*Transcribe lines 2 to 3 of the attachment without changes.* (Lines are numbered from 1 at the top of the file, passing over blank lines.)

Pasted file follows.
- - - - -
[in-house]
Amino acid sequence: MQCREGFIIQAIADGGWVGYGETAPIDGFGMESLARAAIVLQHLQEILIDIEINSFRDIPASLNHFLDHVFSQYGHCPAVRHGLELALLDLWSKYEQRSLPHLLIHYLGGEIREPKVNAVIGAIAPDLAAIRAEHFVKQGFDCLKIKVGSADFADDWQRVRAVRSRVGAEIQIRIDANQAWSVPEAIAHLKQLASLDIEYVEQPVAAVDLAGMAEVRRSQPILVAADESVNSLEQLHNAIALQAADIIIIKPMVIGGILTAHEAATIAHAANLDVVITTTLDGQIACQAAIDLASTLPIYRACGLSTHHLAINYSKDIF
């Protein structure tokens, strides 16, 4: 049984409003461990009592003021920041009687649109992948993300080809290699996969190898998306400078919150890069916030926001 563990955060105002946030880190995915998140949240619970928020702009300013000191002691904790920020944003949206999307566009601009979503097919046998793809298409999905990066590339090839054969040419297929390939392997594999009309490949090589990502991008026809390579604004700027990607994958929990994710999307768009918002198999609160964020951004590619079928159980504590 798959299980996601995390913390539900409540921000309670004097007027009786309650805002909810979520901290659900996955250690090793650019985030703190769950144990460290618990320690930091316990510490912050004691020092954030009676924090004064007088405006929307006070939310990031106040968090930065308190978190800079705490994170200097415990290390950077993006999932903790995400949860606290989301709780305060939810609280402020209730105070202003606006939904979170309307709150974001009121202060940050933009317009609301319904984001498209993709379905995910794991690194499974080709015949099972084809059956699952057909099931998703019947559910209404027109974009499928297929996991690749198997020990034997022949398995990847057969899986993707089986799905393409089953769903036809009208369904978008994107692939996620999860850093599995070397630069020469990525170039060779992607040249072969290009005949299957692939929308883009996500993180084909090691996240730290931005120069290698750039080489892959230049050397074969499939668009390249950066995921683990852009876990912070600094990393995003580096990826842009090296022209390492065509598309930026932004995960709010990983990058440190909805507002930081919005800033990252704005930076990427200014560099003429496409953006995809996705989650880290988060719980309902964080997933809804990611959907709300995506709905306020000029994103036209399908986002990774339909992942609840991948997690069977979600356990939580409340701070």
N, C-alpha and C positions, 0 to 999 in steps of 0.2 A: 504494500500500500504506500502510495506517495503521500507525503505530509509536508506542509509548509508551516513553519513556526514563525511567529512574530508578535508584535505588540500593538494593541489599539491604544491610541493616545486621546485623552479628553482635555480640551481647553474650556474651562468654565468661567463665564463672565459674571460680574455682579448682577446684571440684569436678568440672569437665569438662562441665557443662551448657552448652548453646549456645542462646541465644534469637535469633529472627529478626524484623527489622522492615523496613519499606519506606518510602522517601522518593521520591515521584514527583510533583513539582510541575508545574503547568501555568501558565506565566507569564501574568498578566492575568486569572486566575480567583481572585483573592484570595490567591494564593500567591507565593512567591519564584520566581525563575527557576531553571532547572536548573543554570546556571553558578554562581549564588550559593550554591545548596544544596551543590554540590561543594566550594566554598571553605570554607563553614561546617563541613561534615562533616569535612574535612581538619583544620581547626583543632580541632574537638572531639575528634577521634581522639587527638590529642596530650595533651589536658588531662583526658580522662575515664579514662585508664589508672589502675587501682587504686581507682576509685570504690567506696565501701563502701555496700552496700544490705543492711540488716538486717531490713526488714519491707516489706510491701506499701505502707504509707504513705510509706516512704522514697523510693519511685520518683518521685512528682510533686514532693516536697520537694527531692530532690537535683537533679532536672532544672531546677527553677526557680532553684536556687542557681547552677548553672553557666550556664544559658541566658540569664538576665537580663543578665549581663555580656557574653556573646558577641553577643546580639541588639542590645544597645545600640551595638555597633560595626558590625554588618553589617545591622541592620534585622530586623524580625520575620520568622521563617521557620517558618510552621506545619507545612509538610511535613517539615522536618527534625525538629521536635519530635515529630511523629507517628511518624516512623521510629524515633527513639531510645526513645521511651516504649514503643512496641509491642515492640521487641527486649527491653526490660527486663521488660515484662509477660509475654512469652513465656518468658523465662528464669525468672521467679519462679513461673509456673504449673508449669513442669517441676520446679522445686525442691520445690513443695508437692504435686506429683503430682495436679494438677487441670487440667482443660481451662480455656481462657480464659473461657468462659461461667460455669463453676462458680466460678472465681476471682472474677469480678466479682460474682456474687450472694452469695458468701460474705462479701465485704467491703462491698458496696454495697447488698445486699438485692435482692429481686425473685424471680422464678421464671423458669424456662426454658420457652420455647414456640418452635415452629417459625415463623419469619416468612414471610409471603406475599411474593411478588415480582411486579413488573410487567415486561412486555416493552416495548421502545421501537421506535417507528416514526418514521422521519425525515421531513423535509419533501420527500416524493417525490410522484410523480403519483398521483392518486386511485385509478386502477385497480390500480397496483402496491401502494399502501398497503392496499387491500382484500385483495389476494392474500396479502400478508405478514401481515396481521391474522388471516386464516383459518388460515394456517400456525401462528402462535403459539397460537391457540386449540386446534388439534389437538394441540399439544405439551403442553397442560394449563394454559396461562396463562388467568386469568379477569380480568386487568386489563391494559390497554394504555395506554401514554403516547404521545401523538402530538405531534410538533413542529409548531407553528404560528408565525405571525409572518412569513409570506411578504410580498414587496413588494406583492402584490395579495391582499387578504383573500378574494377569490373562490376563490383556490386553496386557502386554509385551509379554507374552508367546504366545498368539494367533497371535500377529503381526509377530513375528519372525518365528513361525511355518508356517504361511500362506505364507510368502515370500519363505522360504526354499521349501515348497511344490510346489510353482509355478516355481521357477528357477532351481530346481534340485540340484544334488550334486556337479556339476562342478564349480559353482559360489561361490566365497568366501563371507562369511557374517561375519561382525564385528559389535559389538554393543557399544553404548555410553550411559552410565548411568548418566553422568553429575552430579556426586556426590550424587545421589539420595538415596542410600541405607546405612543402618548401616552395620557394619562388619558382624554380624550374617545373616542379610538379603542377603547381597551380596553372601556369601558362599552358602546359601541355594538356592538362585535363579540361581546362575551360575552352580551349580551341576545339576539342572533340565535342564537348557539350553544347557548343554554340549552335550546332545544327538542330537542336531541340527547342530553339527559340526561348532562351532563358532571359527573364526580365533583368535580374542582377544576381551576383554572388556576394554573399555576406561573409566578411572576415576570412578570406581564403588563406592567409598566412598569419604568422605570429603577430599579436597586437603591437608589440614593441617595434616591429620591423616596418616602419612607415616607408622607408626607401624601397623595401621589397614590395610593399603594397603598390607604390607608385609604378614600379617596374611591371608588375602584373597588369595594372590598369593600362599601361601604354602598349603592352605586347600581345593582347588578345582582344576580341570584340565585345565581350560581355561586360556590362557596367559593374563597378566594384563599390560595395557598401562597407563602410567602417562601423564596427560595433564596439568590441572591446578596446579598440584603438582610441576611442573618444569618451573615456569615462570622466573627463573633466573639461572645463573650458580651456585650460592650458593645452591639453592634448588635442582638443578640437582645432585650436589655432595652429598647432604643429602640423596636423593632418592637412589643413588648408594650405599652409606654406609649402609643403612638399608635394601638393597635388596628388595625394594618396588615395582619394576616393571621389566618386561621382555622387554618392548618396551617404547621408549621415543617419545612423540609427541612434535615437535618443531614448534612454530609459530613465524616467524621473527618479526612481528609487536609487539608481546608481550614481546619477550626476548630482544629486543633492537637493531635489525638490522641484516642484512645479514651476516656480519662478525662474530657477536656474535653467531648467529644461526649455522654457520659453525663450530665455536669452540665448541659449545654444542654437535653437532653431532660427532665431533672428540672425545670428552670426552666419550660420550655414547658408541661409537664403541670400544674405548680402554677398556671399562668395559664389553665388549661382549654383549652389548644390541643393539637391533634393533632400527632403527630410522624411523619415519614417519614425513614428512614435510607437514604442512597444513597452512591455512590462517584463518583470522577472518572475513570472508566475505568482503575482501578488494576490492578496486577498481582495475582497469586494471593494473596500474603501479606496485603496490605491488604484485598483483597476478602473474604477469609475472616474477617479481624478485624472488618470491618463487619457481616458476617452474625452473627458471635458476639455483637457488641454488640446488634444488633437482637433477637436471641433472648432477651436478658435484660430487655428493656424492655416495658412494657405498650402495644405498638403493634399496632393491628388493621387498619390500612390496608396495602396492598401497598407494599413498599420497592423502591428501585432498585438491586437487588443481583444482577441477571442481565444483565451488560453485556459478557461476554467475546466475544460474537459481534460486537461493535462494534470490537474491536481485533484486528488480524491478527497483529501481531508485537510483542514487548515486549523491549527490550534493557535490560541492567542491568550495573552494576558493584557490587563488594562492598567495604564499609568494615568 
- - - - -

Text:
Amino acid sequence: MQCREGFIIQAIADGGWVGYGETAPIDGFGMESLARAAIVLQHLQEILIDIEINSFRDIPASLNHFLDHVFSQYGHCPAVRHGLELALLDLWSKYEQRSLPHLLIHYLGGEIREPKVNAVIGAIAPDLAAIRAEHFVKQGFDCLKIKVGSADFADDWQRVRAVRSRVGAEIQIRIDANQAWSVPEAIAHLKQLASLDIEYVEQPVAAVDLAGMAEVRRSQPILVAADESVNSLEQLHNAIALQAADIIIIKPMVIGGILTAHEAATIAHAANLDVVITTTLDGQIACQAAIDLASTLPIYRACGLSTHHLAINYSKDIF
């Protein structure tokens, strides 16, 4: 049984409003461990009592003021920041009687649109992948993300080809290699996969190898998306400078919150890069916030926001 563990955060105002946030880190995915998140949240619970928020702009300013000191002691904790920020944003949206999307566009601009979503097919046998793809298409999905990066590339090839054969040419297929390939392997594999009309490949090589990502991008026809390579604004700027990607994958929990994710999307768009918002198999609160964020951004590619079928159980504590 798959299980996601995390913390539900409540921000309670004097007027009786309650805002909810979520901290659900996955250690090793650019985030703190769950144990460290618990320690930091316990510490912050004691020092954030009676924090004064007088405006929307006070939310990031106040968090930065308190978190800079705490994170200097415990290390950077993006999932903790995400949860606290989301709780305060939810609280402020209730105070202003606006939904979170309307709150974001009121202060940050933009317009609301319904984001498209993709379905995910794991690194499974080709015949099972084809059956699952057909099931998703019947559910209404027109974009499928297929996991690749198997020990034997022949398995990847057969899986993707089986799905393409089953769903036809009208369904978008994107692939996620999860850093599995070397630069020469990525170039060779992607040249072969290009005949299957692939929308883009996500993180084909090691996240730290931005120069290698750039080489892959230049050397074969499939668009390249950066995921683990852009876990912070600094990393995003580096990826842009090296022209390492065509598309930026932004995960709010990983990058440190909805507002930081919005800033990252704005930076990427200014560099003429496409953006995809996705989650880290988060719980309902964080997933809804990611959907709300995506709905306020000029994103036209399908986002990774339909992942609840991948997690069977979600356990939580409340701070």